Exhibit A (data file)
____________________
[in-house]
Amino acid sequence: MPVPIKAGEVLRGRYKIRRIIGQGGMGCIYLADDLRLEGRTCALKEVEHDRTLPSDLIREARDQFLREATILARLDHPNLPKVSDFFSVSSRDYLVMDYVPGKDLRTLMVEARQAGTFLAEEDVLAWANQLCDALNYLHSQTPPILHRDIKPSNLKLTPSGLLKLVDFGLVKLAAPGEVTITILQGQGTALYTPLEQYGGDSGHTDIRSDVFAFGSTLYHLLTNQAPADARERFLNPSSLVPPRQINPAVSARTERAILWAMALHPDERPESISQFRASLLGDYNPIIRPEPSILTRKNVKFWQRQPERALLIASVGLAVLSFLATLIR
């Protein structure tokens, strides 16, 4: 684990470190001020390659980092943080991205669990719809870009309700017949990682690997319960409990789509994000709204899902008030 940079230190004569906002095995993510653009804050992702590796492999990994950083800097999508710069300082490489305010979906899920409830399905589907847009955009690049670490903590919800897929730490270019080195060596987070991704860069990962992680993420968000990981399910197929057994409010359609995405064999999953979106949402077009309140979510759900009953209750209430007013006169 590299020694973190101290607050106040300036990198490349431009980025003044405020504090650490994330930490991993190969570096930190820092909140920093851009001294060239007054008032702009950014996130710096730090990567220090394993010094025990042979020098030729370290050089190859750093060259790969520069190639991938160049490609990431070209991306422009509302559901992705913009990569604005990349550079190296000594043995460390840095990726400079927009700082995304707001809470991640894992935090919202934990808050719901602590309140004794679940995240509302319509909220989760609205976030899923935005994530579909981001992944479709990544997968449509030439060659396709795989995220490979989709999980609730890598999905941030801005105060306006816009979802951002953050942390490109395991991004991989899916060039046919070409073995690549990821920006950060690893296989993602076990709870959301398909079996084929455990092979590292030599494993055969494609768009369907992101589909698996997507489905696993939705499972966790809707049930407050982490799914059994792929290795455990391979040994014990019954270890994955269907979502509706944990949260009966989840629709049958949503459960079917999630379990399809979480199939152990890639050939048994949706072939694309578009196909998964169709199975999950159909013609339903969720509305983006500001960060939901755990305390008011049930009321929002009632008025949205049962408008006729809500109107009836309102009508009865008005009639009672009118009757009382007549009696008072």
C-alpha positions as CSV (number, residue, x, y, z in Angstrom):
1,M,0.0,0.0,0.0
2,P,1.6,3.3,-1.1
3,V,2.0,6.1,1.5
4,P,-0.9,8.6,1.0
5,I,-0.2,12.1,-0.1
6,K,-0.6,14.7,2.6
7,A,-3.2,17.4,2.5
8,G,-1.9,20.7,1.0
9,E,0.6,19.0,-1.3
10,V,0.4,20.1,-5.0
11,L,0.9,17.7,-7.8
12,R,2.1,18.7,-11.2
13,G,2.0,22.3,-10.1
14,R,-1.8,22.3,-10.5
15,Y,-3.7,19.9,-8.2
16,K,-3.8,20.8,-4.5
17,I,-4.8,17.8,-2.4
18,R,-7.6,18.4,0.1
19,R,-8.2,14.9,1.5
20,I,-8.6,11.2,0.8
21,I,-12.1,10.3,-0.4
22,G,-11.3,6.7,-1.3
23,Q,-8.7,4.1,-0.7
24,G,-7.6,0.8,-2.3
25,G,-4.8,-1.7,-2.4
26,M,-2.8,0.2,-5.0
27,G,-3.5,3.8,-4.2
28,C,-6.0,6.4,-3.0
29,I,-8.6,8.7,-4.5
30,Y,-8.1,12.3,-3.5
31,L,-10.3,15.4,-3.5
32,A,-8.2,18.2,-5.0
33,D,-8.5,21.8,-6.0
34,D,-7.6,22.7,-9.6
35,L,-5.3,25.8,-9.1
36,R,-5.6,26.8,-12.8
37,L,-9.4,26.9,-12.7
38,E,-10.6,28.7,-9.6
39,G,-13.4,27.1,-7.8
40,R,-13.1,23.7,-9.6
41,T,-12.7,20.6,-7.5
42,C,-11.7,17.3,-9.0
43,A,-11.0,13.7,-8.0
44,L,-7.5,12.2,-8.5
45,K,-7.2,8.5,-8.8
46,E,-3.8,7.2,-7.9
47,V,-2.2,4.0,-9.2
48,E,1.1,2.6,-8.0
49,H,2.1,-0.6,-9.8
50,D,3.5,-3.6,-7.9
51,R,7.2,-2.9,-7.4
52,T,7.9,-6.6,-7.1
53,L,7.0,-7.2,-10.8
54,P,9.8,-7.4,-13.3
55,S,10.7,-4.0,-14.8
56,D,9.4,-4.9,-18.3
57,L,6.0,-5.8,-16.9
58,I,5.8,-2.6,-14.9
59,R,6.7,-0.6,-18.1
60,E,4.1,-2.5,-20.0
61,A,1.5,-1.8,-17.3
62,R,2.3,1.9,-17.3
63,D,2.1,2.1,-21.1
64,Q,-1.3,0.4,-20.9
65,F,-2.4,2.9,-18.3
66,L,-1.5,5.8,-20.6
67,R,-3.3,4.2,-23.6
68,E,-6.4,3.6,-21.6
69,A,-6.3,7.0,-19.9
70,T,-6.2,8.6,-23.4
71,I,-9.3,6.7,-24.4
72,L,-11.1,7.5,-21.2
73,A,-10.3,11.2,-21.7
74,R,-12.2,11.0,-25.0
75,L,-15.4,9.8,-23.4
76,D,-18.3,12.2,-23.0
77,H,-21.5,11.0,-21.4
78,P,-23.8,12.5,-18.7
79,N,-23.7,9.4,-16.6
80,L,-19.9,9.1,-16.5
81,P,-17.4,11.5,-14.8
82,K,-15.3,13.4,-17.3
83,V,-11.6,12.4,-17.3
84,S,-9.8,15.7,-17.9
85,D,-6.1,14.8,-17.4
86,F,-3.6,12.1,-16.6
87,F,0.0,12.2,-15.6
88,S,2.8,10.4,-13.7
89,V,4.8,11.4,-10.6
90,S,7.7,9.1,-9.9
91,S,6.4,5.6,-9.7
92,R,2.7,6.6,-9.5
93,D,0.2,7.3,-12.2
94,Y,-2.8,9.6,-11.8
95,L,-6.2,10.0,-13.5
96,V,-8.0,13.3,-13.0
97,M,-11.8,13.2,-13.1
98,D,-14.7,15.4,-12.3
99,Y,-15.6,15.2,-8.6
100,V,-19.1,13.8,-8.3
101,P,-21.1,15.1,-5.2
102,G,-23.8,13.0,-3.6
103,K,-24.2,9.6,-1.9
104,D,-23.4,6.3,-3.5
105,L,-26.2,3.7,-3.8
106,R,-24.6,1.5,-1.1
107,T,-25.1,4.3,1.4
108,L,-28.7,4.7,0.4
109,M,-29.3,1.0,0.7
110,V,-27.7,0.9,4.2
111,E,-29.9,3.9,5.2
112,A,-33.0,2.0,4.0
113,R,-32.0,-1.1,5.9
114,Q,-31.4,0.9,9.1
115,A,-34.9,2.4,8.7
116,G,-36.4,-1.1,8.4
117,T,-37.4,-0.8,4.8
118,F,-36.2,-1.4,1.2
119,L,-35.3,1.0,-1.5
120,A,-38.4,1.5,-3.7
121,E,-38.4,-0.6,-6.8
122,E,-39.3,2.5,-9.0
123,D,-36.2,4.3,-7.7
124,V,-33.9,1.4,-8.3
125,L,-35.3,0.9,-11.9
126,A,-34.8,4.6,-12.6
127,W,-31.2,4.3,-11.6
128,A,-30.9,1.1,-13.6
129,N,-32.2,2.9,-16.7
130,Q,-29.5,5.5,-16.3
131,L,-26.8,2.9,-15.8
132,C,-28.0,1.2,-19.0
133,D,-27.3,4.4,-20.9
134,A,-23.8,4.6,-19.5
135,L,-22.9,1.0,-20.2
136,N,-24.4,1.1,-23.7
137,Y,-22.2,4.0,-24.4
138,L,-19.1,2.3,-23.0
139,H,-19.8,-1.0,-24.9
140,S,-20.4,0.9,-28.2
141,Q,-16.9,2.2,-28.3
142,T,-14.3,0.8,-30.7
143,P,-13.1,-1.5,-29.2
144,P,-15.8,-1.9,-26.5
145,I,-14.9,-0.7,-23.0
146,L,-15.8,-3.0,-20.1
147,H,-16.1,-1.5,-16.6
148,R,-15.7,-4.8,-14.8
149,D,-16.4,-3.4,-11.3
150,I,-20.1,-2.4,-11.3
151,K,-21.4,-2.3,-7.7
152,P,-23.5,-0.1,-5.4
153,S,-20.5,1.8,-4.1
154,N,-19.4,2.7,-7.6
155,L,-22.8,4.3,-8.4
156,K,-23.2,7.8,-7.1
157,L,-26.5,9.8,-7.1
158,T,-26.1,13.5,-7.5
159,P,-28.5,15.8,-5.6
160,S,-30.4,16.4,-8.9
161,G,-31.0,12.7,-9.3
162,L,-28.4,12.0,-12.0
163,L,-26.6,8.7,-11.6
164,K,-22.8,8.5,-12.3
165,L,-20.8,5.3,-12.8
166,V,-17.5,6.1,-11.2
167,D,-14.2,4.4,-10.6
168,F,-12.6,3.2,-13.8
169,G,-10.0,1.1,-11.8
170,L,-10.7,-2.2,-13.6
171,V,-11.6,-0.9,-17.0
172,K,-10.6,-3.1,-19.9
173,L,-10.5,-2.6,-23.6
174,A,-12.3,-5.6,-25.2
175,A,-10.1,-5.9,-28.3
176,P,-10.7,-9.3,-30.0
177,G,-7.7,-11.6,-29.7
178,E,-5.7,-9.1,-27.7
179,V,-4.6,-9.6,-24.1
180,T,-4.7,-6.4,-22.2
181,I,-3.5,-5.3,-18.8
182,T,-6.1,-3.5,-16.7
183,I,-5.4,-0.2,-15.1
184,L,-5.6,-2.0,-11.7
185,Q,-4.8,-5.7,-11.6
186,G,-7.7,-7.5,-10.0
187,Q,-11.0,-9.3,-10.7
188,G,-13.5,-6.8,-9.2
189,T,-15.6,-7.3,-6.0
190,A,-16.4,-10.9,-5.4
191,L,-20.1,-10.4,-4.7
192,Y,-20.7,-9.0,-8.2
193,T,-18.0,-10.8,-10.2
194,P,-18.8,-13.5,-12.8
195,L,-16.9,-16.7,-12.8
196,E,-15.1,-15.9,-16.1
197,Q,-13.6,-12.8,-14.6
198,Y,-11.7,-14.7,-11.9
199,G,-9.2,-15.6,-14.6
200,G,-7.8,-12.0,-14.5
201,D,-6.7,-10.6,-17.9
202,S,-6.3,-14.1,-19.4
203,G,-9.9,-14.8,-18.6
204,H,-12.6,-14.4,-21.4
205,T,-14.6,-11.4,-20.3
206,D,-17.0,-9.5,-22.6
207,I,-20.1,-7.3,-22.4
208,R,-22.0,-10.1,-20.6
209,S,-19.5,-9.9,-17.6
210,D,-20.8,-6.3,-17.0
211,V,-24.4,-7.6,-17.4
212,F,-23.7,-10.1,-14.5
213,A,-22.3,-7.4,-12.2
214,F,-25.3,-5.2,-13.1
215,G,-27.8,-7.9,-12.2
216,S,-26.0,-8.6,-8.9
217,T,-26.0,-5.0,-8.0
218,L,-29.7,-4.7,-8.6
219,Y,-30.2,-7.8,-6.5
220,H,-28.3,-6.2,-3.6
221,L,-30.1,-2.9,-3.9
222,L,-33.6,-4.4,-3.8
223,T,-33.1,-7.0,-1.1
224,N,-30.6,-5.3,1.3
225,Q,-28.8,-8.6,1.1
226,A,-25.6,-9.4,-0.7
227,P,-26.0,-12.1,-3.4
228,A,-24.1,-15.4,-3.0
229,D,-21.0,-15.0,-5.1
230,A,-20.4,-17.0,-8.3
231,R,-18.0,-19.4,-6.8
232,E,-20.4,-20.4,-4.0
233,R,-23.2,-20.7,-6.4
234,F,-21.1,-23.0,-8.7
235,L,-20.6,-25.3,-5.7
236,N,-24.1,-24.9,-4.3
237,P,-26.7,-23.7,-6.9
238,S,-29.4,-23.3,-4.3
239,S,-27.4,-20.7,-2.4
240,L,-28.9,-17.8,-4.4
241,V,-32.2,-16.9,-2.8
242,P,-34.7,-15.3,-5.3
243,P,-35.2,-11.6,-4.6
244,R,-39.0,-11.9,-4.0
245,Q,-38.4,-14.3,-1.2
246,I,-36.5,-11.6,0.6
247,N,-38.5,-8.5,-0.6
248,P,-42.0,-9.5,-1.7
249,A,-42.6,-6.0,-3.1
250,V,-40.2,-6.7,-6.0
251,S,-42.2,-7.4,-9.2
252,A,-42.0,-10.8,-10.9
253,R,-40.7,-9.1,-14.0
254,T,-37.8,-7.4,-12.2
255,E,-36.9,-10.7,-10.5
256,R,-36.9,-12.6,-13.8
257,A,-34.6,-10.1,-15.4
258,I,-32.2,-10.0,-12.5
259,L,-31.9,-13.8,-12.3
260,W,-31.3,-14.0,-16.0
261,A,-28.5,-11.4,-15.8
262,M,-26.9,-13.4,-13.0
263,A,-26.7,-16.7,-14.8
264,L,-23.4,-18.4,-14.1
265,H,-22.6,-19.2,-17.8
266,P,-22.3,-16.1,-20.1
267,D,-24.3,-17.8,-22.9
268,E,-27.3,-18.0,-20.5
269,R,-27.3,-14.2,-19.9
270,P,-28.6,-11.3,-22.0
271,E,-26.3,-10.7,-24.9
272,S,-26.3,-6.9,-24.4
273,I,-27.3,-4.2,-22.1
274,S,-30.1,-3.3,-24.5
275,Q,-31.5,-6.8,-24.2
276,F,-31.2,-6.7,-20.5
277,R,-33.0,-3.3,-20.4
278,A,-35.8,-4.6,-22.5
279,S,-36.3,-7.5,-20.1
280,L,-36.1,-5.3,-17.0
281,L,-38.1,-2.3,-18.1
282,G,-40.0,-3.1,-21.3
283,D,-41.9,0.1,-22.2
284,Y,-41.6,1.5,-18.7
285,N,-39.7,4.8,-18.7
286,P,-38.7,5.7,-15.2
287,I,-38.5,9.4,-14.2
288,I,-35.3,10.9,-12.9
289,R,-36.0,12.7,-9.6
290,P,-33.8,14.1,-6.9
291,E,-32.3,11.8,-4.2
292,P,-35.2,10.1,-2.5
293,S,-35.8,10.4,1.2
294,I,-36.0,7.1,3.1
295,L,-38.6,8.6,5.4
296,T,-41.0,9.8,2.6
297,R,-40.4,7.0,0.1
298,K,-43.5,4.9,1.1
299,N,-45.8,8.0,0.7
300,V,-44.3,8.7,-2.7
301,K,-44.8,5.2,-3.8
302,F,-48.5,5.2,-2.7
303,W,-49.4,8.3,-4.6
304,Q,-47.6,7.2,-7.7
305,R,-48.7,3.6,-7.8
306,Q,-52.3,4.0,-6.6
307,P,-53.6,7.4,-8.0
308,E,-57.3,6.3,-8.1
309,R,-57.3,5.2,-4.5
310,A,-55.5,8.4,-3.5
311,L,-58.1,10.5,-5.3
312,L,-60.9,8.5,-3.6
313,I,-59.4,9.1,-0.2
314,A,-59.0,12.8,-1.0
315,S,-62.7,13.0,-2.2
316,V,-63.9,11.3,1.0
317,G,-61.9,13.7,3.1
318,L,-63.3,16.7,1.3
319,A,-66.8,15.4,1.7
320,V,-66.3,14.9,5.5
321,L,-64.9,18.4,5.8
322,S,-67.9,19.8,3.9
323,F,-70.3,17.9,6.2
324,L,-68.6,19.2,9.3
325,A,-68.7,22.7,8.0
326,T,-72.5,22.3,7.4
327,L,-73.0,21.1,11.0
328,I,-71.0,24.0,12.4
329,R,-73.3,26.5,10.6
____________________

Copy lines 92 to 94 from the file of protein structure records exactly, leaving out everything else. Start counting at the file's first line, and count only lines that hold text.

88,S,2.8,10.4,-13.7
89,V,4.8,11.4,-10.6
90,S,7.7,9.1,-9.9